Little old ladies make good foils for preachers’ stories. There was that little old lady (maybe in tennis shoes) on a guided tour in Westminster Abbey. And there, surrounded by noble and ignoble monuments and competing guides, she asked a ridiculous question. “Tell me,” she demanded a little nervously and therefore a little louder than she had planned, “has anyone been saved in this church lately?” The question shattered things; it hung out there in embarrassed silence. “Anybody saved here lately?” My dear lady, have you noticed the beautiful architecture? Have you no feeling for history? Being “saved” is for the Salvation Army, or maybe sweaty tent meetings; this is a cathedral. But there the question stood.
There are things hidden from the wise yet revealed to babes, and the foolishness of God is wiser than men. Apart from becoming like little children, we cannot even see the Kingdom. I am not sure what all that means. But one gets the notion in theology today that both the questions and the answers are being set up and controlled by the deviously subtle experts, and that the questions people really ask are not being answered.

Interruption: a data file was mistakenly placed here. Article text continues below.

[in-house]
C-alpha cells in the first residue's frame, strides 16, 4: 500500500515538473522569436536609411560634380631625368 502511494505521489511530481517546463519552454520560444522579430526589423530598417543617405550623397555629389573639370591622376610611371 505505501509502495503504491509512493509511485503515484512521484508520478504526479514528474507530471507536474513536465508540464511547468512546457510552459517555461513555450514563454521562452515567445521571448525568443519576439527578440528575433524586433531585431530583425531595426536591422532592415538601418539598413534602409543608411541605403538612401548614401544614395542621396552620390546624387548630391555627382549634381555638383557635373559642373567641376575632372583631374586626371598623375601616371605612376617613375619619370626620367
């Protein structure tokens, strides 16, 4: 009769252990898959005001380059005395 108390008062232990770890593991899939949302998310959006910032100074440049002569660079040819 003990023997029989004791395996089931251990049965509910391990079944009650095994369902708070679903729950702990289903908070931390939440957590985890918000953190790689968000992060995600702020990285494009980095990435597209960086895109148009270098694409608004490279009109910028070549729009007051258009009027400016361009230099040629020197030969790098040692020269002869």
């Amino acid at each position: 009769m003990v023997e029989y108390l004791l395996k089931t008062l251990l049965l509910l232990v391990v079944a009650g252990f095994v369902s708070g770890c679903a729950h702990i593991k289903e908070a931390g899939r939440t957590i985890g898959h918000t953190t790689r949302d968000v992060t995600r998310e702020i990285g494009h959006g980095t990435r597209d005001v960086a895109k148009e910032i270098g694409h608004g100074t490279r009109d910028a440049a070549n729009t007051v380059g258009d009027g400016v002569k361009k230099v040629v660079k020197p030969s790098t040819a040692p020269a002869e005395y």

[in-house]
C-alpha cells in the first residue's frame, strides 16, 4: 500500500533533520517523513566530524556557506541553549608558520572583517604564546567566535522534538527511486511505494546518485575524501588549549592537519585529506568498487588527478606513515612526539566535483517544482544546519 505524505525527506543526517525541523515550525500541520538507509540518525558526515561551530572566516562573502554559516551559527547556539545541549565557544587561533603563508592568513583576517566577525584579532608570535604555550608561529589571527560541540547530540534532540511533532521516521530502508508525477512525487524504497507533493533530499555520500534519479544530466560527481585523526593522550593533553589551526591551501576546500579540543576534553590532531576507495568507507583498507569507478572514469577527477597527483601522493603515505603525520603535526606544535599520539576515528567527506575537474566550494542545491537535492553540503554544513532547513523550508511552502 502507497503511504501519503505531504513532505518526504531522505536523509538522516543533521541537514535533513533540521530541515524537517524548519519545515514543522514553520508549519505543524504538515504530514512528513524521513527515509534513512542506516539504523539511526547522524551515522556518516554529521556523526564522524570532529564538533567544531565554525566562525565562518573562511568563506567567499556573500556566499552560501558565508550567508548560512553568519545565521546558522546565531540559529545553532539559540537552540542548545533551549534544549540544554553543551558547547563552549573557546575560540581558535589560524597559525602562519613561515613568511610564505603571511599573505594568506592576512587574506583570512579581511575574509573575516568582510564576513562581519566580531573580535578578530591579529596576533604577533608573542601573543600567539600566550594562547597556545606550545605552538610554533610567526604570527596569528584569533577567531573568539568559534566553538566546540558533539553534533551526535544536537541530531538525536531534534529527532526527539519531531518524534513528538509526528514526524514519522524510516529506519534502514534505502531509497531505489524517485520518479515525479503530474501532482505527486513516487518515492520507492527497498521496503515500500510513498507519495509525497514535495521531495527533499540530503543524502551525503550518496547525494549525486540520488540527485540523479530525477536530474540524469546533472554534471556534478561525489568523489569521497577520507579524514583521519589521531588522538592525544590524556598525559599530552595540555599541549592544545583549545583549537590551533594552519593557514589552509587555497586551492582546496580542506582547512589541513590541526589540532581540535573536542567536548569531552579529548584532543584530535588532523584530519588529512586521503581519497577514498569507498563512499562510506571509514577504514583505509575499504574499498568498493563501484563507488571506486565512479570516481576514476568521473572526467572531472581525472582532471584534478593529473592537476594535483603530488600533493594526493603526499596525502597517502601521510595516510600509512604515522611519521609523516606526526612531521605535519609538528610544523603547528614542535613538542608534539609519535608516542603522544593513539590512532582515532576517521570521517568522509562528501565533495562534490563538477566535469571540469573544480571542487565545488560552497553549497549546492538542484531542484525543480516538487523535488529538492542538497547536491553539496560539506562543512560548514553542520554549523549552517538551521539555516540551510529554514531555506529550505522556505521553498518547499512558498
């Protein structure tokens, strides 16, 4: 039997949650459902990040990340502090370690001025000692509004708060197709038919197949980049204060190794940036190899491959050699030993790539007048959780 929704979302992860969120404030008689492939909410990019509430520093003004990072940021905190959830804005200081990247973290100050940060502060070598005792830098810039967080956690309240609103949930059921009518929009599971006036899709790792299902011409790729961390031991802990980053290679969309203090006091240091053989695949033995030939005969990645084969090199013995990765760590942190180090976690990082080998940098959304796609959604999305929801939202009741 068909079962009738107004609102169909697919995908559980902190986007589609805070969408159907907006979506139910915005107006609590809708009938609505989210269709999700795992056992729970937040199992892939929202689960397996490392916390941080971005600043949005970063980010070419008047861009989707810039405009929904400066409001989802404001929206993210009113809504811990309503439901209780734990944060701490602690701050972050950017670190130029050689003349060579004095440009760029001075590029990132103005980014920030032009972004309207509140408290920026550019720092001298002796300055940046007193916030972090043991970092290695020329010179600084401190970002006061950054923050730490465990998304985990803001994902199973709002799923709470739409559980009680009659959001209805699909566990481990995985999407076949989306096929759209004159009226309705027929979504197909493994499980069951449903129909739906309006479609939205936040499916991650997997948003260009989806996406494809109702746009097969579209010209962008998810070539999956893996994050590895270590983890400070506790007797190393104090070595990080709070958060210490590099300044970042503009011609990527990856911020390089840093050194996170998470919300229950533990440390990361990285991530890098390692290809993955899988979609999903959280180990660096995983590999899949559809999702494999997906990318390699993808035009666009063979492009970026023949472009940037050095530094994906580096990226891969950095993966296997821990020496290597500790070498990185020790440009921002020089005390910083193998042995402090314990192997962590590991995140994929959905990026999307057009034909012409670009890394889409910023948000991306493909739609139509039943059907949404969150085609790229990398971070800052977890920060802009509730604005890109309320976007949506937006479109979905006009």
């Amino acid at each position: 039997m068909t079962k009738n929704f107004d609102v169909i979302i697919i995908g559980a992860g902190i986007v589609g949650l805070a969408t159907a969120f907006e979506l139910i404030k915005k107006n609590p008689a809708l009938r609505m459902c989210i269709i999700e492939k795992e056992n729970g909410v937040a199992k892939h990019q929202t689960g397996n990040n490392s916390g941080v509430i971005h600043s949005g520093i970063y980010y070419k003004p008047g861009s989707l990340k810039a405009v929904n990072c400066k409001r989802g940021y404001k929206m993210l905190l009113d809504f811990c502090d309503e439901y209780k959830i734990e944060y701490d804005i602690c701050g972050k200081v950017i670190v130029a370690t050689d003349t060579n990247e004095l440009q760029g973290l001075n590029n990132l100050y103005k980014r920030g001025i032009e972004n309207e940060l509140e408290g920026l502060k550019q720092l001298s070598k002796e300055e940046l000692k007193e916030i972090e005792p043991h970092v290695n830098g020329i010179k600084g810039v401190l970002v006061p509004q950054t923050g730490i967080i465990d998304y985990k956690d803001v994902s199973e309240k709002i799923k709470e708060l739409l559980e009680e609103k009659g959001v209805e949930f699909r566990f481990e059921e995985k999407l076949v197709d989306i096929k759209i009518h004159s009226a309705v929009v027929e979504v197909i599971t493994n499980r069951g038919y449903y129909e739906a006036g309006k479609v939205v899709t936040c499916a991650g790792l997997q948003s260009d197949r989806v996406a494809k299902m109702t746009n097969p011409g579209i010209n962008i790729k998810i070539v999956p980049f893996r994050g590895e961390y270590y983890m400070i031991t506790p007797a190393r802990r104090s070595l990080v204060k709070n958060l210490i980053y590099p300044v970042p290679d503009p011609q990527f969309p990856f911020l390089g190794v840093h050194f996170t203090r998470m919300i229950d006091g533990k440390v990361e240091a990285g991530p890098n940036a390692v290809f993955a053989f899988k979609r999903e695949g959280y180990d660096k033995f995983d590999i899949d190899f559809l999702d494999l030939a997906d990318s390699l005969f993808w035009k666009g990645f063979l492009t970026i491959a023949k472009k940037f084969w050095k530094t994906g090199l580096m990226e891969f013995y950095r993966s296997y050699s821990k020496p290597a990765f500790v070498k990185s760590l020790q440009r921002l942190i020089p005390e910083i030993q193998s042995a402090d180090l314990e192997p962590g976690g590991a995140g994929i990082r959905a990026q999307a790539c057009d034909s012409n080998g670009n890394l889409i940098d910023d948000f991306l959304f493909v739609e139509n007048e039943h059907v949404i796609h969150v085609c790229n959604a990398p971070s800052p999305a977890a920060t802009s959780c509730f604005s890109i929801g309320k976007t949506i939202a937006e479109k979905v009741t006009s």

In a theological seminary where I once was the chairman of the question-and-answer period for a visiting lecturer, the famous guest rephrased every question to suit his theological slant. Finally I became blunt and maybe rude and said, “Why don’t you answer the question the boy asked?” Well, he was dear enough, too: “Because he asked the wrong question, that’s why.” That simple questions can be very puzzling and lead to ambiguity or even mystery I should be the first to admit. But such answers as we know should fit the questions. And if the answers can be given and understood only by a man with an ...1
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